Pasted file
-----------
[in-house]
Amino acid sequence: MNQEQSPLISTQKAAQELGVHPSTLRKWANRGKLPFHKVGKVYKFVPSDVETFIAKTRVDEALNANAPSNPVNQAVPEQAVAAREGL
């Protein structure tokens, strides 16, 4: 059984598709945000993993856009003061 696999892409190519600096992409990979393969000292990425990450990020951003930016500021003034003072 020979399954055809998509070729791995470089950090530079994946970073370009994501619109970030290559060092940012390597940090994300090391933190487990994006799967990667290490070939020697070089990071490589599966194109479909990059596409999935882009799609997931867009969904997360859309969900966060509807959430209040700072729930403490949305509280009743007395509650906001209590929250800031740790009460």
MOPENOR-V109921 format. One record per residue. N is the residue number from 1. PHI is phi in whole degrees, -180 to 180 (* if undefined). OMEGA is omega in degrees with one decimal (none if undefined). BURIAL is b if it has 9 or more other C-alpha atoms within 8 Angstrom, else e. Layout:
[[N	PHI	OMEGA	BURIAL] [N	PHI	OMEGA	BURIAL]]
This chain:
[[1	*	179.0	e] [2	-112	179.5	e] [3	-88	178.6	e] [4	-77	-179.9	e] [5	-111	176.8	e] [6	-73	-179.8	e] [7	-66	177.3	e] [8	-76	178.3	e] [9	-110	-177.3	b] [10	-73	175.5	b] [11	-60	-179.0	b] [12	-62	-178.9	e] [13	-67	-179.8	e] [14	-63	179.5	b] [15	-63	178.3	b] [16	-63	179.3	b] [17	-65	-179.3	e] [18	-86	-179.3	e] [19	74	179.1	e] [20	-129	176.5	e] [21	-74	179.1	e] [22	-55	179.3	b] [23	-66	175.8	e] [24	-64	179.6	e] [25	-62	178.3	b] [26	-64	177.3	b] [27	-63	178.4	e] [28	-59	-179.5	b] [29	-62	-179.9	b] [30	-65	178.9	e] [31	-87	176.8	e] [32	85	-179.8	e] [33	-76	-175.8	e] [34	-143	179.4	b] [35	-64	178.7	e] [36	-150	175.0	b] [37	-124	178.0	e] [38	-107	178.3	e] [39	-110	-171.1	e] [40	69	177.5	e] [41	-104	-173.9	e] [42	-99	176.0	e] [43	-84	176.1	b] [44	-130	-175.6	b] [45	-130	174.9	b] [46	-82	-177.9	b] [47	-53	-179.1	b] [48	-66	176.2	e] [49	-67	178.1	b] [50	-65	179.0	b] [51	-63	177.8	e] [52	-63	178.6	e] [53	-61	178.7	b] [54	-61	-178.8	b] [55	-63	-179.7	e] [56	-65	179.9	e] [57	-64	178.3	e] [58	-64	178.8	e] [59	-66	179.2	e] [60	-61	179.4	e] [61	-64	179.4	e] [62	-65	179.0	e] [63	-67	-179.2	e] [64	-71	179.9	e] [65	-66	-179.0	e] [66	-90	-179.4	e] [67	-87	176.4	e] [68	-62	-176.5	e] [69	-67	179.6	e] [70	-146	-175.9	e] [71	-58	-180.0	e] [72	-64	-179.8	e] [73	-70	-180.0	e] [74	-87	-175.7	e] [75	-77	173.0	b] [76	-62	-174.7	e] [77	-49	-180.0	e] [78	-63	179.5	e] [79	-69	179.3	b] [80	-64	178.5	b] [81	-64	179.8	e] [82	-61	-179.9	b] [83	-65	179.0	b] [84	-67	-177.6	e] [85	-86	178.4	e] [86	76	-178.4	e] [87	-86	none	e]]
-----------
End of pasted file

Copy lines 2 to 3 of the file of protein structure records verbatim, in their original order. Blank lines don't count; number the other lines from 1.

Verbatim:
Amino acid sequence: MNQEQSPLISTQKAAQELGVHPSTLRKWANRGKLPFHKVGKVYKFVPSDVETFIAKTRVDEALNANAPSNPVNQAVPEQAVAAREGL
């Protein structure tokens, strides 16, 4: 059984598709945000993993856009003061 696999892409190519600096992409990979393969000292990425990450990020951003930016500021003034003072 020979399954055809998509070729791995470089950090530079994946970073370009994501619109970030290559060092940012390597940090994300090391933190487990994006799967990667290490070939020697070089990071490589599966194109479909990059596409999935882009799609997931867009969904997360859309969900966060509807959430209040700072729930403490949305509280009743007395509650906001209590929250800031740790009460």